I imagine back-stories about the people rushing in from the rain.
A woman and a boy walk in and sit at the table next to mine. The boy has no left ear, only a scar. I wonder how many fights that will get him into when he gets a bit older. They sit for less than a minute and then leave. They walk in an irregular arc through the station trying to figure out where to go. Travel is disorienting. All the stories here are temporary.
A man walks in wearing a backpack with a yellow rain fly. He is dressed in shorts and a Gore-tex shell. In a sea of gray suits and black trench coats, the yellow rain fly stands out like a flower growing in concrete. As I watch him disappear around the corner that leads to the departure deck, I feel the clock close in. Time for me to start my day. I had forgotten the joys of people watching and that is a necessary skill for a professional photographer.
Part 2, Poughkeepsie:
[Left] Woman with Monocle
Poughkeepsie Train Station, Poughkeepsie, New York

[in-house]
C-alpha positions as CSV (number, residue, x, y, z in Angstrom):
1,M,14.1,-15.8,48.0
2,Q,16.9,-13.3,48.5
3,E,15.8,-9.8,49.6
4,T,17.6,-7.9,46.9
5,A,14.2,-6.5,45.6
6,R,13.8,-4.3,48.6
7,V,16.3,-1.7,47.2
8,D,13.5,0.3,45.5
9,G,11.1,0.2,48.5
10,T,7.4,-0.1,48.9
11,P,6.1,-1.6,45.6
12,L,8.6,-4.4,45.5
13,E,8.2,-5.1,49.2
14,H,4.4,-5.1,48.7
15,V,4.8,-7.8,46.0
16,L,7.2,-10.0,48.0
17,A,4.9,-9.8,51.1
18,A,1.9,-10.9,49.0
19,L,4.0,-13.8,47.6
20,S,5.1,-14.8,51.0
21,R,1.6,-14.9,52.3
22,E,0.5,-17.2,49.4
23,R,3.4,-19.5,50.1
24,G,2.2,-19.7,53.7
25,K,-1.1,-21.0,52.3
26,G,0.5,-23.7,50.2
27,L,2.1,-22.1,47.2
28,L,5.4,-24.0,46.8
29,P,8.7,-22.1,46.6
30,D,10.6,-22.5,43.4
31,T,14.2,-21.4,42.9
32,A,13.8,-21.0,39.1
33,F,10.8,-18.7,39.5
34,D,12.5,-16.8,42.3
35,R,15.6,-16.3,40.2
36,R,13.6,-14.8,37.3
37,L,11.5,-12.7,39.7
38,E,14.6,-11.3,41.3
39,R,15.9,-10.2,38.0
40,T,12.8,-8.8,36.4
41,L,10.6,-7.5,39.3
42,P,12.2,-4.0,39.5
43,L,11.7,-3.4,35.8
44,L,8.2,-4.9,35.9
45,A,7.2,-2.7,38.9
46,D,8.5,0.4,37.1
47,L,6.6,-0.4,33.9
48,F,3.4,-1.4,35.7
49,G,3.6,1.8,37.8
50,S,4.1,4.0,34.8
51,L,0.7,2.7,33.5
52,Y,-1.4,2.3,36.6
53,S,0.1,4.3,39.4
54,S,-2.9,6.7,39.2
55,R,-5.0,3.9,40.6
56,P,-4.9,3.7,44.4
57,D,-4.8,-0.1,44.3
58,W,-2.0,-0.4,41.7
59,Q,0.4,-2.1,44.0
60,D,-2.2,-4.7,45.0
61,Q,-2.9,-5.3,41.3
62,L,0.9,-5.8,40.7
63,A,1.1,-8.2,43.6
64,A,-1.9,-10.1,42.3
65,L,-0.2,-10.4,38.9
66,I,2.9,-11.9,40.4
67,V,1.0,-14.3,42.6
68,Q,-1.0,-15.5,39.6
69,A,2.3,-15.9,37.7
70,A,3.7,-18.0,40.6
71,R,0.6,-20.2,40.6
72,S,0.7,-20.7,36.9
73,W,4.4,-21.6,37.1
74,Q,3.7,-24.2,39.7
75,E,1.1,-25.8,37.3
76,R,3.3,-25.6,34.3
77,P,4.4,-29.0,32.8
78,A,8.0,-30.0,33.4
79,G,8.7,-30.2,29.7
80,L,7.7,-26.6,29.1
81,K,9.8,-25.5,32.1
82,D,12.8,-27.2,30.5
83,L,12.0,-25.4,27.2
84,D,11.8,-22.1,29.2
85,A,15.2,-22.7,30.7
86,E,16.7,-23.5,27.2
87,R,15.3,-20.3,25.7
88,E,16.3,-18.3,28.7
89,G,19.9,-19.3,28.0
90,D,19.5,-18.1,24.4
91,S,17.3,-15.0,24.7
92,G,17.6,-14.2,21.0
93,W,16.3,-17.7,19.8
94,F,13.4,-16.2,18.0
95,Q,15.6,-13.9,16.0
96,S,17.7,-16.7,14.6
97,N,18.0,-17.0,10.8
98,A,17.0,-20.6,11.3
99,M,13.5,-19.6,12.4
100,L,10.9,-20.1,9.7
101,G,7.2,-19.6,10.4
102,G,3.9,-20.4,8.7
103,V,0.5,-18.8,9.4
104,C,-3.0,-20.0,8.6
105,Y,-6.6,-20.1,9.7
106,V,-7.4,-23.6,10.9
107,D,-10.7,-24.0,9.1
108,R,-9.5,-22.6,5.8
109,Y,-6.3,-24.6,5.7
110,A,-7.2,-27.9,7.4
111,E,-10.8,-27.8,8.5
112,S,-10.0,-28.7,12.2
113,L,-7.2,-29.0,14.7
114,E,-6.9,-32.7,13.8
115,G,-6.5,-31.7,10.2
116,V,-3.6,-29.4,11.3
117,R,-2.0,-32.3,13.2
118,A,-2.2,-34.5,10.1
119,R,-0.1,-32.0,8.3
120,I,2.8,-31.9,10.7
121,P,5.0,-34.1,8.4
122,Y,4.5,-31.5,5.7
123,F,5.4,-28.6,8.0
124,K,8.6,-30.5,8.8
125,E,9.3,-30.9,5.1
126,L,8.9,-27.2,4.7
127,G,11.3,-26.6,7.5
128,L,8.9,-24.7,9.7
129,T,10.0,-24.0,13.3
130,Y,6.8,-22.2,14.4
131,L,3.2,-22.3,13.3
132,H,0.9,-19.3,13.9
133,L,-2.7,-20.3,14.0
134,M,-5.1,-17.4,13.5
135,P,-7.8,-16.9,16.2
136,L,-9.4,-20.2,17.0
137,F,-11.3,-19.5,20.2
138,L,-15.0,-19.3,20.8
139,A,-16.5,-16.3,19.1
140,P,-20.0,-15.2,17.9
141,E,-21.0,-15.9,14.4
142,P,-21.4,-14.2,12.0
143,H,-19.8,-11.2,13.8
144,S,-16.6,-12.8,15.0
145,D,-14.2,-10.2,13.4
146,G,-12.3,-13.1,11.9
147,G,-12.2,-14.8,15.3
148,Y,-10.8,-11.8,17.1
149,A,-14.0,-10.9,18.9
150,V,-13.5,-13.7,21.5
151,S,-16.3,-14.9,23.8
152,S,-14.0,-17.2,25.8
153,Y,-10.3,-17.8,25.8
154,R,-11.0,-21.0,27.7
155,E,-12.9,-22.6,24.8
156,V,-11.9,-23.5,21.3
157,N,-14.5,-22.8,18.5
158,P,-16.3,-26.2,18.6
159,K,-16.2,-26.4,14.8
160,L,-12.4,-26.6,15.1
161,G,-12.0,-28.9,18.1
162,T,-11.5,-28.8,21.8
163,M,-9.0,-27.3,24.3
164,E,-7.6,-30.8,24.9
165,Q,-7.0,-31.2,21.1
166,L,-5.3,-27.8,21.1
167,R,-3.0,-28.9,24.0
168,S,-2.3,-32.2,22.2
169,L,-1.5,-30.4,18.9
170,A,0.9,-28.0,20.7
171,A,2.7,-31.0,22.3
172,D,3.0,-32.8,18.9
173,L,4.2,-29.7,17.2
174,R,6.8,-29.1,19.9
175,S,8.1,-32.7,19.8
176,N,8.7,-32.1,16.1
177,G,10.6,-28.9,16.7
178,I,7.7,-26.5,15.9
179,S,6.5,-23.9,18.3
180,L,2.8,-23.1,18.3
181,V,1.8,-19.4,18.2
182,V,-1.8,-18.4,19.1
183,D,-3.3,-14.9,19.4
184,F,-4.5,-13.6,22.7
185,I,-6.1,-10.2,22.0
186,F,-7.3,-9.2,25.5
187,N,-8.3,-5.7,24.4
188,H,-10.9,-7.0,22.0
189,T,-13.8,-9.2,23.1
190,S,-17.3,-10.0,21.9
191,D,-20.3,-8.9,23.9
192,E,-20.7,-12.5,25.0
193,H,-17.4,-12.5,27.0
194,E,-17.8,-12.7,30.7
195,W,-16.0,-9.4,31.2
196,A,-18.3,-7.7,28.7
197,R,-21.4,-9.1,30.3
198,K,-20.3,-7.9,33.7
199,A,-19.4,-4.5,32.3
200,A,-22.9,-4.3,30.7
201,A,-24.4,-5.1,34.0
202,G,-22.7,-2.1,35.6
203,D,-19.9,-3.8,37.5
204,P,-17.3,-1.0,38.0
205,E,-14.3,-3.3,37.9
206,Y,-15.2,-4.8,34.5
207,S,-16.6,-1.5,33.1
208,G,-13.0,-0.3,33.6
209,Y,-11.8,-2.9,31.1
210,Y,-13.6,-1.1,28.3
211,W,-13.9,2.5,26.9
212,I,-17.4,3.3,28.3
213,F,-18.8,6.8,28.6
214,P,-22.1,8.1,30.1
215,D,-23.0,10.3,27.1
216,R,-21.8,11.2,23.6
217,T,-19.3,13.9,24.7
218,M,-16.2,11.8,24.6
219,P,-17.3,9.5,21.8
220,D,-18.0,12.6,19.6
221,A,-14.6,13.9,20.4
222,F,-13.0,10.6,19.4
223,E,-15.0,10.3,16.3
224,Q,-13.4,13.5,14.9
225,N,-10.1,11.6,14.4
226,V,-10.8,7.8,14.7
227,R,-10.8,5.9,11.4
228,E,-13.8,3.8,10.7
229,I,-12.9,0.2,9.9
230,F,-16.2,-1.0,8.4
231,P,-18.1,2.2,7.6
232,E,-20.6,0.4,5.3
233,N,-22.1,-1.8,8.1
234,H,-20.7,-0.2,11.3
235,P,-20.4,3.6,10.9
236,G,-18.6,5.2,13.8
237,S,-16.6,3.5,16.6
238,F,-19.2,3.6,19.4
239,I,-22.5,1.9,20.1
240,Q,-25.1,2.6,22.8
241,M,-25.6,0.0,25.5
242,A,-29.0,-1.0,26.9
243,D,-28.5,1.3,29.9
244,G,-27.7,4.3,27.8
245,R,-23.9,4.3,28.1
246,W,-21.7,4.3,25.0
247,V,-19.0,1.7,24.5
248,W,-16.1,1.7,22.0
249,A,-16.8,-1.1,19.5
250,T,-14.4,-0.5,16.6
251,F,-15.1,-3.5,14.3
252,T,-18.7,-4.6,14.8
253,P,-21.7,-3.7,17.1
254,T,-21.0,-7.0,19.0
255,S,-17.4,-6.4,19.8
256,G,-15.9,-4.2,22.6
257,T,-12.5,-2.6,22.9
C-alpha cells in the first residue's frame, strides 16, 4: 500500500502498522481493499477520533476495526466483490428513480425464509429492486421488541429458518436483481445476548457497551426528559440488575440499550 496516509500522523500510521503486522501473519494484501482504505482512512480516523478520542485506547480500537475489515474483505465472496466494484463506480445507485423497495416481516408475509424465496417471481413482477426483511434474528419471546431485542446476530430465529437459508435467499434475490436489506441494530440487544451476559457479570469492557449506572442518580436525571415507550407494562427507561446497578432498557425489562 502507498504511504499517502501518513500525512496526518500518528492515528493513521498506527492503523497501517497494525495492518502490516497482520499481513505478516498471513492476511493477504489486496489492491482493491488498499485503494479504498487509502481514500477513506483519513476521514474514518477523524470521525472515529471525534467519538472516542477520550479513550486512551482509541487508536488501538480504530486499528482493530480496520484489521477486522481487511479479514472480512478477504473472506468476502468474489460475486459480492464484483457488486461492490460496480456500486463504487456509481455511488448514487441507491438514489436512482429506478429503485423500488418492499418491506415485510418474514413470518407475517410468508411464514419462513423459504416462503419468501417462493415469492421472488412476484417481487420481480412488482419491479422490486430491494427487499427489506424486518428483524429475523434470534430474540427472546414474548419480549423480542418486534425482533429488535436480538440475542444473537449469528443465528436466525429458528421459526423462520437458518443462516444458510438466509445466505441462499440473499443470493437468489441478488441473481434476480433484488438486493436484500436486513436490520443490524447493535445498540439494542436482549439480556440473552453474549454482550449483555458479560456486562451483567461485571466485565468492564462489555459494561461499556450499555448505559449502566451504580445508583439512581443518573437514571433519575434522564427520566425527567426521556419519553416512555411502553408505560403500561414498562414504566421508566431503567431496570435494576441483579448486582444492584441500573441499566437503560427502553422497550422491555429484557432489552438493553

I love the feeling of train stations at night. The empty parking lots under cones of light are no different, and just as beautiful, as a dark lake under a blanket of stars. At regular intervals, trains appear out of the darkness, heading north out of New York City. You can hear them coming, like a monster in the ink. But the brute, angry, sound of an air horn doesn’t fit their elegance. Internal cabin lights skirt along the edge of the Hudson and dance more gracefully than they ever could under the harsh analysis on the daylight. From the far shore of the river, trains travel like mercury poured over black velvet. From the distance beyond their sound, they are nothing more than light traveling north. The night hides the small details and allows for romantic generalizations in much the same way black and white movies seem more distant and sublimely mysterious than vivid color. The color is too close to real life, and aren’t we all in some way looking for a life less ordinary? If even for an instant?